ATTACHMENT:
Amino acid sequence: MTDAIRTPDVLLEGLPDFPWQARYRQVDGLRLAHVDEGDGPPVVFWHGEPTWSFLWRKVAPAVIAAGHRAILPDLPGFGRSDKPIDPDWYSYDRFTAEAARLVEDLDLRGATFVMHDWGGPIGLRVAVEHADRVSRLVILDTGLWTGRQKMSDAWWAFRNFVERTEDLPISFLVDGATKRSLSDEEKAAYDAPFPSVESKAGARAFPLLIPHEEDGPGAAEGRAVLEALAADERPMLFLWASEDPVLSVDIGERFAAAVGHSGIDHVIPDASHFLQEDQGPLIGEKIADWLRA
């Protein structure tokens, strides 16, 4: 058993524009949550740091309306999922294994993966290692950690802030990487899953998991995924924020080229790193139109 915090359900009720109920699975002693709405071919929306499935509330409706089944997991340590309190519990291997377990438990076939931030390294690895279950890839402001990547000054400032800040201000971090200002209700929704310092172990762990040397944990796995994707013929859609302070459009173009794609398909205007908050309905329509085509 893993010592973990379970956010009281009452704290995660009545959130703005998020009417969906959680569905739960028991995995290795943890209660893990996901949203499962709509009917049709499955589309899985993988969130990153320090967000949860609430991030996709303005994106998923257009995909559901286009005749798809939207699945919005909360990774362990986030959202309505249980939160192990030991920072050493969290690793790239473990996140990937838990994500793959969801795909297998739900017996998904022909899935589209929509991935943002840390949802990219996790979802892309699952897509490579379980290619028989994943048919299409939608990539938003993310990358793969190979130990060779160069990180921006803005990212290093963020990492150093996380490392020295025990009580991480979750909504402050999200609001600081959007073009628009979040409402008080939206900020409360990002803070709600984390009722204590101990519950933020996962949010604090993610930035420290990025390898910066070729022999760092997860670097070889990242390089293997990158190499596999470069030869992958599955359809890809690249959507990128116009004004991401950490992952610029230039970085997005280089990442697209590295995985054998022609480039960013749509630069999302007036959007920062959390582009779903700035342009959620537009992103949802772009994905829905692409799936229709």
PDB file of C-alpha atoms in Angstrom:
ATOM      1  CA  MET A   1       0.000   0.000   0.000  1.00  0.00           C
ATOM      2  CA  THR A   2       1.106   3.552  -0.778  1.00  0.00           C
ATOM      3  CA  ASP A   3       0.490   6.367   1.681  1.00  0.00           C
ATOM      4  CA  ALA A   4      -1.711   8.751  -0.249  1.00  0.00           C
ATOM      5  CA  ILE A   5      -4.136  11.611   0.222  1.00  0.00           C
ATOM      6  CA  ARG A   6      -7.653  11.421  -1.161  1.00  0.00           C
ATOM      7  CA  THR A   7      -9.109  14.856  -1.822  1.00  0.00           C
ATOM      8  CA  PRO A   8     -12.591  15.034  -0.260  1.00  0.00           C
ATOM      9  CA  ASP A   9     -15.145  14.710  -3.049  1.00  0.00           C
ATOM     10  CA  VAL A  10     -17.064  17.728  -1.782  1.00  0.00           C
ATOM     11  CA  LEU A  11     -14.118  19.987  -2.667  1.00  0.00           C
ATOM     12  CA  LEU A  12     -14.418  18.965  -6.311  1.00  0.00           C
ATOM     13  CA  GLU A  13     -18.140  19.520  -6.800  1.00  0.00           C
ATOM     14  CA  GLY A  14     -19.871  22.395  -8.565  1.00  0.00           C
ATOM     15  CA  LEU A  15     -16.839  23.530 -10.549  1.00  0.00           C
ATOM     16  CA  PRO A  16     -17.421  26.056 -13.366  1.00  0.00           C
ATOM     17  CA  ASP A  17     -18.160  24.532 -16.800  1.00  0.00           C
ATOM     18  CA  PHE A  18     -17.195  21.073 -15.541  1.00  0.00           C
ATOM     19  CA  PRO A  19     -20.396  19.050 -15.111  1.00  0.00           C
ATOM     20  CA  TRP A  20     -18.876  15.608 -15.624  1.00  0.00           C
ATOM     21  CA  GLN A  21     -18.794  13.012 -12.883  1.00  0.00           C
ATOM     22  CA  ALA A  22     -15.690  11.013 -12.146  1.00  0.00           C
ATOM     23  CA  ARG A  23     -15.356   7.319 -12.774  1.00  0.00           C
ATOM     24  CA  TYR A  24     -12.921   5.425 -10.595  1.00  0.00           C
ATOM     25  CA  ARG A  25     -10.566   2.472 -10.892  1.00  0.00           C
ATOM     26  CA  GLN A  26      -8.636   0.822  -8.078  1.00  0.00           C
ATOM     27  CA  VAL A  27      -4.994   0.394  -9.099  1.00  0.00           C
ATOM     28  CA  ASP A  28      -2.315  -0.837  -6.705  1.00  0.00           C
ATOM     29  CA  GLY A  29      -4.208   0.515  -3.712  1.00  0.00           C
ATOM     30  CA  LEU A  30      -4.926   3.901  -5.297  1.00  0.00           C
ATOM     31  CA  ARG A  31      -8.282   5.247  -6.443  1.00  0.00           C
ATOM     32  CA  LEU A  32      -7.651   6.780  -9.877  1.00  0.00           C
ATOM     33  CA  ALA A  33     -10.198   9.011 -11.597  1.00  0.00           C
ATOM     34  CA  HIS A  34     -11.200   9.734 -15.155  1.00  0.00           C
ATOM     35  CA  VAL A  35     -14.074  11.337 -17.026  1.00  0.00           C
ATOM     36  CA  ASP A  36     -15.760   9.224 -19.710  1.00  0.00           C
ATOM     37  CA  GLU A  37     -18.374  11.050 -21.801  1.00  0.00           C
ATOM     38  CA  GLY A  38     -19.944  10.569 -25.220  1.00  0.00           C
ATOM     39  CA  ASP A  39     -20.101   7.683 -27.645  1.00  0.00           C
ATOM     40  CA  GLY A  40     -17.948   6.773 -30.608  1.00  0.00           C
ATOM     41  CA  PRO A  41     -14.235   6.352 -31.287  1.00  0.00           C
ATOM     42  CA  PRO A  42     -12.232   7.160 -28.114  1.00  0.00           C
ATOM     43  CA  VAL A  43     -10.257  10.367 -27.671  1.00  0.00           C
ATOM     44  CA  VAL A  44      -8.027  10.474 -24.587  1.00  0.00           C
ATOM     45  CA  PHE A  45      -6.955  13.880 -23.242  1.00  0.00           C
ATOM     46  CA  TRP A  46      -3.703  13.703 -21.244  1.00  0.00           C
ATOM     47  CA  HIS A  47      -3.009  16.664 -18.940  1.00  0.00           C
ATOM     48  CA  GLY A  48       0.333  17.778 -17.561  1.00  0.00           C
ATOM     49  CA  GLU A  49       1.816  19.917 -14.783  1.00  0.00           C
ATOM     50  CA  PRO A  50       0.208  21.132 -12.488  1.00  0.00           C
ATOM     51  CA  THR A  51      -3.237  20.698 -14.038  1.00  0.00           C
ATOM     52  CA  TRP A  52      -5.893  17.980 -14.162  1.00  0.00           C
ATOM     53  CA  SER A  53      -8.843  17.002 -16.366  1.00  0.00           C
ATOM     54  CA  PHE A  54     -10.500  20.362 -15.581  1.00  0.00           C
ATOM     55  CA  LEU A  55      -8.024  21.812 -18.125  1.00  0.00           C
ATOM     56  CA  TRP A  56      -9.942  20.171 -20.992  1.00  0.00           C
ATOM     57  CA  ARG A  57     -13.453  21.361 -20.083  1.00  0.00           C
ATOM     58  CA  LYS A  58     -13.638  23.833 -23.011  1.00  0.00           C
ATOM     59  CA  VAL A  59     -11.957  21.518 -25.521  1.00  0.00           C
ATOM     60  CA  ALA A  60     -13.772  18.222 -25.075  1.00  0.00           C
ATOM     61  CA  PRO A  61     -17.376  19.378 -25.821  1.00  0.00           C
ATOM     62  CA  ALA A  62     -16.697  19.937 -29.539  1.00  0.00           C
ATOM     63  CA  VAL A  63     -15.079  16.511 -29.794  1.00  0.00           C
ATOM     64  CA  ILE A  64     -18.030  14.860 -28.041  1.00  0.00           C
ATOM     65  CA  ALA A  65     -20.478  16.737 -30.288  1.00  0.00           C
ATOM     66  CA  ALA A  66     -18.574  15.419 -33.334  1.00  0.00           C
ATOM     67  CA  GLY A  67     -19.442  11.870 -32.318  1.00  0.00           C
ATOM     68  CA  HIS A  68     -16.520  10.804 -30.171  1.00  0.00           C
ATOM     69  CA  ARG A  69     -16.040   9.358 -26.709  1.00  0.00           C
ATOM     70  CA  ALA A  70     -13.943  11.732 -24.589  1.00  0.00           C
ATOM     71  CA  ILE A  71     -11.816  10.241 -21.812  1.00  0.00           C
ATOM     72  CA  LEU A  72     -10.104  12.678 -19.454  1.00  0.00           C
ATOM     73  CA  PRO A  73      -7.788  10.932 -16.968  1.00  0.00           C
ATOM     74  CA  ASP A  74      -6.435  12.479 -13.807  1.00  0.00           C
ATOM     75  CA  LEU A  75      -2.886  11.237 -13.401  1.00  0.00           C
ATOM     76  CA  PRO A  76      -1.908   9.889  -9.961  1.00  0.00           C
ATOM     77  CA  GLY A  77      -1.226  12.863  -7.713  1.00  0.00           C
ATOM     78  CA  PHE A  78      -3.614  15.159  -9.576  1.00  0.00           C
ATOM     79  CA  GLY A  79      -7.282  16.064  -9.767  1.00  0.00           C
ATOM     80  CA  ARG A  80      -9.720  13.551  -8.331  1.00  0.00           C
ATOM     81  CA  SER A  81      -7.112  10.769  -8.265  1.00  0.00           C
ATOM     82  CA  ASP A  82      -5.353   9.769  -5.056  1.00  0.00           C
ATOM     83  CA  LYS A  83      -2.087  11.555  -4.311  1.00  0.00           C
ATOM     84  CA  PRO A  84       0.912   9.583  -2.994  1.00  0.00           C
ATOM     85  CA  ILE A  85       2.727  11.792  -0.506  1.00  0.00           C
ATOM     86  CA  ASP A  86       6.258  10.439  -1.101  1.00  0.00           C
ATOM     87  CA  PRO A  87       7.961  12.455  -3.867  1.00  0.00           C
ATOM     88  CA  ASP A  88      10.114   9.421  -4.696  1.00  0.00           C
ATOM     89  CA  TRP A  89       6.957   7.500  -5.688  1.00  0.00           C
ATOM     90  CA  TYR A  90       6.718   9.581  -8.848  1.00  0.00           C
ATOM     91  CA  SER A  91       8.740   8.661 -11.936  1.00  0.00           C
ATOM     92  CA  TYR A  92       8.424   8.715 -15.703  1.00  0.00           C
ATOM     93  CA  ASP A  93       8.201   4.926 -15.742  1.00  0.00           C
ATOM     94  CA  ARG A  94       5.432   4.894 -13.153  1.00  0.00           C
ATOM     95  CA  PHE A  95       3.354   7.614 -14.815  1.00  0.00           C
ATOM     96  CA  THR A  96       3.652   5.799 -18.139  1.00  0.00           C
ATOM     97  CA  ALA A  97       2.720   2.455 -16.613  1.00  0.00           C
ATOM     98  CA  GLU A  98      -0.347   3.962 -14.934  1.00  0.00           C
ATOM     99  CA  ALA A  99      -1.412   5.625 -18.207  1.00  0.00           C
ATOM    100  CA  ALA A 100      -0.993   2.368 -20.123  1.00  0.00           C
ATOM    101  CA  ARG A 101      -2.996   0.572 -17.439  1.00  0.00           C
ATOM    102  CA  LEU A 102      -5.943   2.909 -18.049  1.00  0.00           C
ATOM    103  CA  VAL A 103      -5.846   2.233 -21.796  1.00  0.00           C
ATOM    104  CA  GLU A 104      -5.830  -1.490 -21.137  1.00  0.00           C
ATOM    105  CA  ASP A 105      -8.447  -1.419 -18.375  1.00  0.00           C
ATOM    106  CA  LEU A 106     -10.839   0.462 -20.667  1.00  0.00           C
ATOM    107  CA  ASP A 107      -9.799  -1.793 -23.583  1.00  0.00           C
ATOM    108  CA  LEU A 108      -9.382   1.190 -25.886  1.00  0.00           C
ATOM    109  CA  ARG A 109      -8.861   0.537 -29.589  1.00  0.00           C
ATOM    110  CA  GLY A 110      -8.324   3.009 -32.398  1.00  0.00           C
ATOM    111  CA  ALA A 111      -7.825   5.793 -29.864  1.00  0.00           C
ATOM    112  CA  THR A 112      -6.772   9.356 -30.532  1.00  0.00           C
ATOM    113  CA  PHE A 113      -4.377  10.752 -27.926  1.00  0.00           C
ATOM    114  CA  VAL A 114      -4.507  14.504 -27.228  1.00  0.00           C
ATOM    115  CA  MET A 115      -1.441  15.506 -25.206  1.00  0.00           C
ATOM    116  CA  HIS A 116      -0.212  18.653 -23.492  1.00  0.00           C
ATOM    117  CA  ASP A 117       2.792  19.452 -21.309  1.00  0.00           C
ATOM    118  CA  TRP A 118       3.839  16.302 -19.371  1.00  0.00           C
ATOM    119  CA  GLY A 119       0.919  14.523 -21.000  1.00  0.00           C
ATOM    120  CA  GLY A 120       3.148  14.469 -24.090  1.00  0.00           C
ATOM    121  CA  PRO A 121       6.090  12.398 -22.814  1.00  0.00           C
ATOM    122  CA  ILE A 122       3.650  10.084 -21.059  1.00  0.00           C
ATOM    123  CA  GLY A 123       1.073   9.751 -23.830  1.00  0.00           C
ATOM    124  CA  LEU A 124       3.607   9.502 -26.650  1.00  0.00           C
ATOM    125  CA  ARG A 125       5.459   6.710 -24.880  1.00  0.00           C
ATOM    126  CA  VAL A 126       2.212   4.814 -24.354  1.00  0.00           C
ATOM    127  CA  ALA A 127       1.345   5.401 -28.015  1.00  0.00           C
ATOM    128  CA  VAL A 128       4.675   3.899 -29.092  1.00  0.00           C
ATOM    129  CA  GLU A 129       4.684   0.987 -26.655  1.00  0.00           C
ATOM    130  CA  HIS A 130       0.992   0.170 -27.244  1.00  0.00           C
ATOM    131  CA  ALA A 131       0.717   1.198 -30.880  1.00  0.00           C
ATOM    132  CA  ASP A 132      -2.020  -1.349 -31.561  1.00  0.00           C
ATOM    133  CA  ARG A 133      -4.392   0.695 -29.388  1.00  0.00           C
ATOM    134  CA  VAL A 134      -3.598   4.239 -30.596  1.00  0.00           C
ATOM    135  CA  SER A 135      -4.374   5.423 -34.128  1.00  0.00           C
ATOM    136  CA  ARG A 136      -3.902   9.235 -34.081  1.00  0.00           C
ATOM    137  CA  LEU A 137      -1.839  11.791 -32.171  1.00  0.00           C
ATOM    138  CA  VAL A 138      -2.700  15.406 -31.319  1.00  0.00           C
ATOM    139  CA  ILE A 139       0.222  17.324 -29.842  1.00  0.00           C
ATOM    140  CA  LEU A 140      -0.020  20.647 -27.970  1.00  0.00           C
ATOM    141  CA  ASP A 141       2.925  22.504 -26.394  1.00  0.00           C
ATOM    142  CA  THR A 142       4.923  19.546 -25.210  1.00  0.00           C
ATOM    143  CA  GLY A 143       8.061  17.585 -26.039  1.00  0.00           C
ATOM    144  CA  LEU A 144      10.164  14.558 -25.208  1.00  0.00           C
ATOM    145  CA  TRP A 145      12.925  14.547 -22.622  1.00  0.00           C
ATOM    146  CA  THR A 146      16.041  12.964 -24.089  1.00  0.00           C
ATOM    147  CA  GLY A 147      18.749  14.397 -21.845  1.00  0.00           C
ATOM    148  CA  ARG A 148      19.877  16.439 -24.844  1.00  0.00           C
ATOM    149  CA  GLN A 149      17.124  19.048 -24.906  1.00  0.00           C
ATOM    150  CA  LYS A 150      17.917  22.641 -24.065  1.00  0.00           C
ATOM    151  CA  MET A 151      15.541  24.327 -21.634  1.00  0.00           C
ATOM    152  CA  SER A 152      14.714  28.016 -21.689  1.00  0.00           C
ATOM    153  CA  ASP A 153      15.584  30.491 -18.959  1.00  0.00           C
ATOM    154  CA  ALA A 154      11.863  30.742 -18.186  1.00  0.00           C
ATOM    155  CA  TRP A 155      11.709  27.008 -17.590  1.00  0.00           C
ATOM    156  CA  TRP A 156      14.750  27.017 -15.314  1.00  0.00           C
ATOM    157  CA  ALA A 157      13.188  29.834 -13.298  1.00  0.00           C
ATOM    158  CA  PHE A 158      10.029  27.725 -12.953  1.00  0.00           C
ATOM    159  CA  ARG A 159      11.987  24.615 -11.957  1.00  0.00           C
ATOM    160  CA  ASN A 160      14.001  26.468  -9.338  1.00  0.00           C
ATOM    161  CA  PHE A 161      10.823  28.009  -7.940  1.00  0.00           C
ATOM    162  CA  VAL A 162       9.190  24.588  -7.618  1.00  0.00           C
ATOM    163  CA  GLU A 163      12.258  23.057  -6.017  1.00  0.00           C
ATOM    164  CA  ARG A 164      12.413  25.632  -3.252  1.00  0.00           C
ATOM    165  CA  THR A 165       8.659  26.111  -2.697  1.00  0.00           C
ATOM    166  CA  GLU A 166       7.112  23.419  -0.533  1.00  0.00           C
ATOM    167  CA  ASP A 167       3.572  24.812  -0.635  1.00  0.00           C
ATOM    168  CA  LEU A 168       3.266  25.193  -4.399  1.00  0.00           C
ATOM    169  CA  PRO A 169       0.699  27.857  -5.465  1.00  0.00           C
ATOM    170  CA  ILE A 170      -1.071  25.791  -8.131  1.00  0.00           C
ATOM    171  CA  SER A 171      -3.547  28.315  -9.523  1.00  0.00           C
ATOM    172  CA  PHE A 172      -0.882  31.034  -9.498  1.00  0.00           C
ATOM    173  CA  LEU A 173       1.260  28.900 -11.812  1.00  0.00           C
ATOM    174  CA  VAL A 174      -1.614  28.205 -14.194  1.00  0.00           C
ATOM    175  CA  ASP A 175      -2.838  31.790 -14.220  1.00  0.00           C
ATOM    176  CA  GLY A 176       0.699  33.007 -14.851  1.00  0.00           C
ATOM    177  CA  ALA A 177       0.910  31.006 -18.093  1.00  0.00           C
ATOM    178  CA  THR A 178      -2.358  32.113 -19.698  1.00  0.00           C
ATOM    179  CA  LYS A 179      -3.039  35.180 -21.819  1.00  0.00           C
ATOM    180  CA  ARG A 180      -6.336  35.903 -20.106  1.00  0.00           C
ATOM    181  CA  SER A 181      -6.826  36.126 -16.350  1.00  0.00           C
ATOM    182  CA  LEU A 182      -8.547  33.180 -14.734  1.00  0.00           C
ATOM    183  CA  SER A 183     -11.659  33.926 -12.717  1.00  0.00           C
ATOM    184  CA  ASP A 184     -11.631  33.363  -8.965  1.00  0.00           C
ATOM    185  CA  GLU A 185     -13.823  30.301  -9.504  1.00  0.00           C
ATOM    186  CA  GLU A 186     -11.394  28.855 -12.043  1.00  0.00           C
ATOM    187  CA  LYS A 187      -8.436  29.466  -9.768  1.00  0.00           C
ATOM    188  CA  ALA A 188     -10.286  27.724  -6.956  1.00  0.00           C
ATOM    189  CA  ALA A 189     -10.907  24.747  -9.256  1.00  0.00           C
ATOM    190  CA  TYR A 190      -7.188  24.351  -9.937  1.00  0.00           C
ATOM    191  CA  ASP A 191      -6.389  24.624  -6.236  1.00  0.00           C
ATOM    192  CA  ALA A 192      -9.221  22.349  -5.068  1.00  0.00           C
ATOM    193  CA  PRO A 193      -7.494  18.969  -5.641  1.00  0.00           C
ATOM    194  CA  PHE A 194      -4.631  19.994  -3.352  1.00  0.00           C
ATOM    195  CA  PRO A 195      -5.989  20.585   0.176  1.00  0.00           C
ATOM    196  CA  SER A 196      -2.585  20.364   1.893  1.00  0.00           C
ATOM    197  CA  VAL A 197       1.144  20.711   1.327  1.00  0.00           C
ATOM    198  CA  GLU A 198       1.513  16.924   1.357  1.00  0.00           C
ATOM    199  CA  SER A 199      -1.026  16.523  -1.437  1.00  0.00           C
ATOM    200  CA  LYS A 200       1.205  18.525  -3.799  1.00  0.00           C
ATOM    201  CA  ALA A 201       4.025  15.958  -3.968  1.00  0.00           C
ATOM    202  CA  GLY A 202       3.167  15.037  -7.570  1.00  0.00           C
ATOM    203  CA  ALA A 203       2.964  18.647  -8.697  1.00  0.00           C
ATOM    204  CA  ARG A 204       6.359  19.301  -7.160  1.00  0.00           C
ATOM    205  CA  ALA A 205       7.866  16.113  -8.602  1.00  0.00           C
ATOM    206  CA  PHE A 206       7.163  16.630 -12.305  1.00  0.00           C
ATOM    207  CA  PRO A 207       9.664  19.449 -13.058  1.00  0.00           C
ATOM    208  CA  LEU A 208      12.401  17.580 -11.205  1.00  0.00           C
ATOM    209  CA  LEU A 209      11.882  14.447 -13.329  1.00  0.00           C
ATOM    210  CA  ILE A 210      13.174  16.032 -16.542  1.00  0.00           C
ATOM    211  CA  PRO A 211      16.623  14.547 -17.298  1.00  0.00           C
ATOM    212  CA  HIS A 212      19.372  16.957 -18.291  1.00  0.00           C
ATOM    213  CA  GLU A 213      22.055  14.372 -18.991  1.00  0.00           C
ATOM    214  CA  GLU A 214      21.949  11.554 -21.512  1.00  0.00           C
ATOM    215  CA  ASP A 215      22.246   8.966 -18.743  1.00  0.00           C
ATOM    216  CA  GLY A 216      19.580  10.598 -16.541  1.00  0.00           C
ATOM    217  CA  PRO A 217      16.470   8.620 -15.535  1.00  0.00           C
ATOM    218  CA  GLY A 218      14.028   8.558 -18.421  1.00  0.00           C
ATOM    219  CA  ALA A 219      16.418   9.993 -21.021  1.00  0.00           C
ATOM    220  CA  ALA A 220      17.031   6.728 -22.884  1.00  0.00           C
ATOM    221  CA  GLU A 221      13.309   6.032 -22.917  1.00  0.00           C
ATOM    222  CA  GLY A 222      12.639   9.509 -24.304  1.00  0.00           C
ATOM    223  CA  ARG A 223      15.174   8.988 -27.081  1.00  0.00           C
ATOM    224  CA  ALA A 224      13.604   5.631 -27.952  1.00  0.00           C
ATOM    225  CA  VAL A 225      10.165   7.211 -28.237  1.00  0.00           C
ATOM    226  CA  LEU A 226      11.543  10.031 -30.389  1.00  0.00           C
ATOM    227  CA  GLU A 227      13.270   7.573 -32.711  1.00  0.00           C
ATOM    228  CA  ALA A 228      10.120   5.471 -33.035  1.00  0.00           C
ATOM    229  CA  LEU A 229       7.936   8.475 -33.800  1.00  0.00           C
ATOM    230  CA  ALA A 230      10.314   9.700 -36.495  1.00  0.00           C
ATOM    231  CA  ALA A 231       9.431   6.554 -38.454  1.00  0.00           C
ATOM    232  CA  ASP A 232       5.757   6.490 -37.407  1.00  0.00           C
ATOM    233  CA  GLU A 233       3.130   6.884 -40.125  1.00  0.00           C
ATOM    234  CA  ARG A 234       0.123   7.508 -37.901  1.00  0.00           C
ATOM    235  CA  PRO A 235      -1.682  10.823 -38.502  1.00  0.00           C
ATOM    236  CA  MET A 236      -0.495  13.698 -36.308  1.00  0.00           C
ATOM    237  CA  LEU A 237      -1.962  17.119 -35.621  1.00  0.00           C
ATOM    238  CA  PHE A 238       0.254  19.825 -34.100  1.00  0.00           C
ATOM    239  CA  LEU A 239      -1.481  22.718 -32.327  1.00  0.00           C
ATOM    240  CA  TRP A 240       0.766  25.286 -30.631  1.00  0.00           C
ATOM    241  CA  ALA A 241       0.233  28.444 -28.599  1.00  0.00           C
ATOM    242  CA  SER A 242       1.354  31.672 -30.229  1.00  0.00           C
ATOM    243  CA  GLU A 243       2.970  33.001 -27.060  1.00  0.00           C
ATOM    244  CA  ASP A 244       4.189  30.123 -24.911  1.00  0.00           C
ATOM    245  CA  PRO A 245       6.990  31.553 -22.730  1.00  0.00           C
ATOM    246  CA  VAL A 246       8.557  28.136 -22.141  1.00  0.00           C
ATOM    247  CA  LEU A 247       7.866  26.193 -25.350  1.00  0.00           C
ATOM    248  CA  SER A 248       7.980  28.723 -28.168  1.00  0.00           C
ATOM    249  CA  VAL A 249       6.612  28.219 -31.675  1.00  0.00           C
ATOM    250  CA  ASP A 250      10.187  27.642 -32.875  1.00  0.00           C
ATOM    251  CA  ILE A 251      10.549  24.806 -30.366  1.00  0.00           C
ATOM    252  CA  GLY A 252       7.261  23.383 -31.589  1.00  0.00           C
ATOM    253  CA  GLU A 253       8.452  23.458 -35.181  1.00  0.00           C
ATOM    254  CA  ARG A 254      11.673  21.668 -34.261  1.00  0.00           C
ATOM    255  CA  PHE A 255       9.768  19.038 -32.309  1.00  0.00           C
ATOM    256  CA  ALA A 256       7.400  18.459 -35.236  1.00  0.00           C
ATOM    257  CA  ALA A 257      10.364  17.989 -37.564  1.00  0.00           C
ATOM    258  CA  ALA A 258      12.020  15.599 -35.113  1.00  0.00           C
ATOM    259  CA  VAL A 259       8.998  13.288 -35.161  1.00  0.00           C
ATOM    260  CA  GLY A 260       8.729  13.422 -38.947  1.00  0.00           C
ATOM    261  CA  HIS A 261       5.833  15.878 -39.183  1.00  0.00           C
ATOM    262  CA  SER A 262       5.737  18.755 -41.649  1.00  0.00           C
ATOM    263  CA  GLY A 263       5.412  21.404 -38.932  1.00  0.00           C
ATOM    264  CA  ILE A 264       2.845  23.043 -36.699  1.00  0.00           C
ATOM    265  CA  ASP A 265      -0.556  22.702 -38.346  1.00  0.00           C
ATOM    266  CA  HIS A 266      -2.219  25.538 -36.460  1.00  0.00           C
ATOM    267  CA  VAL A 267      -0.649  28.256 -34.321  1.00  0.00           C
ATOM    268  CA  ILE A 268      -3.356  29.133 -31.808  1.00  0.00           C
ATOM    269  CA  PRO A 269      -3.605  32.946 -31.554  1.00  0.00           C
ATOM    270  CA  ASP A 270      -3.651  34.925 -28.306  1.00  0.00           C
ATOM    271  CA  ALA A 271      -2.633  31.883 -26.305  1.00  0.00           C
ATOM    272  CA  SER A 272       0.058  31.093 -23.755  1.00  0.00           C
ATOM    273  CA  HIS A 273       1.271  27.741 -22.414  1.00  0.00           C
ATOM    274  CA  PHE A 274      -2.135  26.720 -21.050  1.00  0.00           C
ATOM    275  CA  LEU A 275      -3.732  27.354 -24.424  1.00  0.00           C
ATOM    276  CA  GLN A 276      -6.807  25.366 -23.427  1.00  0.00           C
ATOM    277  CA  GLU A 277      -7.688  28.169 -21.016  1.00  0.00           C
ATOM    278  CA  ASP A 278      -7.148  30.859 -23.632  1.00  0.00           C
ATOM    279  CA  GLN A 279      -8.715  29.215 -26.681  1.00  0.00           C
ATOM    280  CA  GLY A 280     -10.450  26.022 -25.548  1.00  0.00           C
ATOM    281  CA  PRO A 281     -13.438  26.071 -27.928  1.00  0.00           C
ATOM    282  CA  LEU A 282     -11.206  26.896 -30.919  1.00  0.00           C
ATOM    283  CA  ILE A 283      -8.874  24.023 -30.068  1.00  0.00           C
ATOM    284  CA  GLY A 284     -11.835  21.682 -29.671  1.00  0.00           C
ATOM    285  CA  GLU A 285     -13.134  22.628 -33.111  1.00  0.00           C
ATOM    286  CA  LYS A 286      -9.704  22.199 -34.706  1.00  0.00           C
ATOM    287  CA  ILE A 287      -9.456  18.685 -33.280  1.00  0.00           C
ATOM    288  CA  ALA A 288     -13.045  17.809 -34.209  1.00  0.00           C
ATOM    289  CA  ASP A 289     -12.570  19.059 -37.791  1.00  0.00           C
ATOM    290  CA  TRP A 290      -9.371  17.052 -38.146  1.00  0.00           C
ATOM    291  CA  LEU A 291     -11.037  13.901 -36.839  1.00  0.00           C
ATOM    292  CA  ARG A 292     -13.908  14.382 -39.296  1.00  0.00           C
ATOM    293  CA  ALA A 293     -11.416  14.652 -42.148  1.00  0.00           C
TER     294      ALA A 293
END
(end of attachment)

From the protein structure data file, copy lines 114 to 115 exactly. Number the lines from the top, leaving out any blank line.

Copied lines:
ATOM    111  CA  ALA A 111      -7.825   5.793 -29.864  1.00  0.00           C
ATOM    112  CA  THR A 112      -6.772   9.356 -30.532  1.00  0.00           C